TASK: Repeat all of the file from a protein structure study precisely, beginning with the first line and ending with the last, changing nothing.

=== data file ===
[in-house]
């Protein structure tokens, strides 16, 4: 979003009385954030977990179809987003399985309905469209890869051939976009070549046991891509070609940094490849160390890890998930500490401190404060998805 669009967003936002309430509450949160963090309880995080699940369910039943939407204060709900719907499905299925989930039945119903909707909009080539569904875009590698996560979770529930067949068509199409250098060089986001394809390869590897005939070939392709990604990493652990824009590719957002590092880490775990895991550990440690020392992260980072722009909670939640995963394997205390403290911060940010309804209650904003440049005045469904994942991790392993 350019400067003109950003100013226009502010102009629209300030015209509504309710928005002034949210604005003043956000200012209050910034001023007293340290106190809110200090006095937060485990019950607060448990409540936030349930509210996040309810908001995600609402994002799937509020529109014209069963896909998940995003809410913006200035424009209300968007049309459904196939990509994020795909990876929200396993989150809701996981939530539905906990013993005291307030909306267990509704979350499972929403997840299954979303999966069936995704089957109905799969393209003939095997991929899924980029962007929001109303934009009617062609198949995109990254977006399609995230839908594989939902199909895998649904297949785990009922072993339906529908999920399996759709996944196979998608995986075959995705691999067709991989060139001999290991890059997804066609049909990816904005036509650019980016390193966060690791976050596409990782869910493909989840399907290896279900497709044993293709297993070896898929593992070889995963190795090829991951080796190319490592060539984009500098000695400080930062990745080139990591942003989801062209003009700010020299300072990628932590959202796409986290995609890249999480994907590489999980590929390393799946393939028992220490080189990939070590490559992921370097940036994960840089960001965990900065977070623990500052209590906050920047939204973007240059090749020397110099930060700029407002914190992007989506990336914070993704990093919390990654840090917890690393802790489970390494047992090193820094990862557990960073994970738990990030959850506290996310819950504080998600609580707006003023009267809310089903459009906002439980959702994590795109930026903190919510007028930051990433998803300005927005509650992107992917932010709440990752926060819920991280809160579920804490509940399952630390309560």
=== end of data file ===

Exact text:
[in-house]
């Protein structure tokens, strides 16, 4: 979003009385954030977990179809987003399985309905469209890869051939976009070549046991891509070609940094490849160390890890998930500490401190404060998805 669009967003936002309430509450949160963090309880995080699940369910039943939407204060709900719907499905299925989930039945119903909707909009080539569904875009590698996560979770529930067949068509199409250098060089986001394809390869590897005939070939392709990604990493652990824009590719957002590092880490775990895991550990440690020392992260980072722009909670939640995963394997205390403290911060940010309804209650904003440049005045469904994942991790392993 350019400067003109950003100013226009502010102009629209300030015209509504309710928005002034949210604005003043956000200012209050910034001023007293340290106190809110200090006095937060485990019950607060448990409540936030349930509210996040309810908001995600609402994002799937509020529109014209069963896909998940995003809410913006200035424009209300968007049309459904196939990509994020795909990876929200396993989150809701996981939530539905906990013993005291307030909306267990509704979350499972929403997840299954979303999966069936995704089957109905799969393209003939095997991929899924980029962007929001109303934009009617062609198949995109990254977006399609995230839908594989939902199909895998649904297949785990009922072993339906529908999920399996759709996944196979998608995986075959995705691999067709991989060139001999290991890059997804066609049909990816904005036509650019980016390193966060690791976050596409990782869910493909989840399907290896279900497709044993293709297993070896898929593992070889995963190795090829991951080796190319490592060539984009500098000695400080930062990745080139990591942003989801062209003009700010020299300072990628932590959202796409986290995609890249999480994907590489999980590929390393799946393939028992220490080189990939070590490559992921370097940036994960840089960001965990900065977070623990500052209590906050920047939204973007240059090749020397110099930060700029407002914190992007989506990336914070993704990093919390990654840090917890690393802790489970390494047992090193820094990862557990960073994970738990990030959850506290996310819950504080998600609580707006003023009267809310089903459009906002439980959702994590795109930026903190919510007028930051990433998803300005927005509650992107992917932010709440990752926060819920991280809160579920804490509940399952630390309560």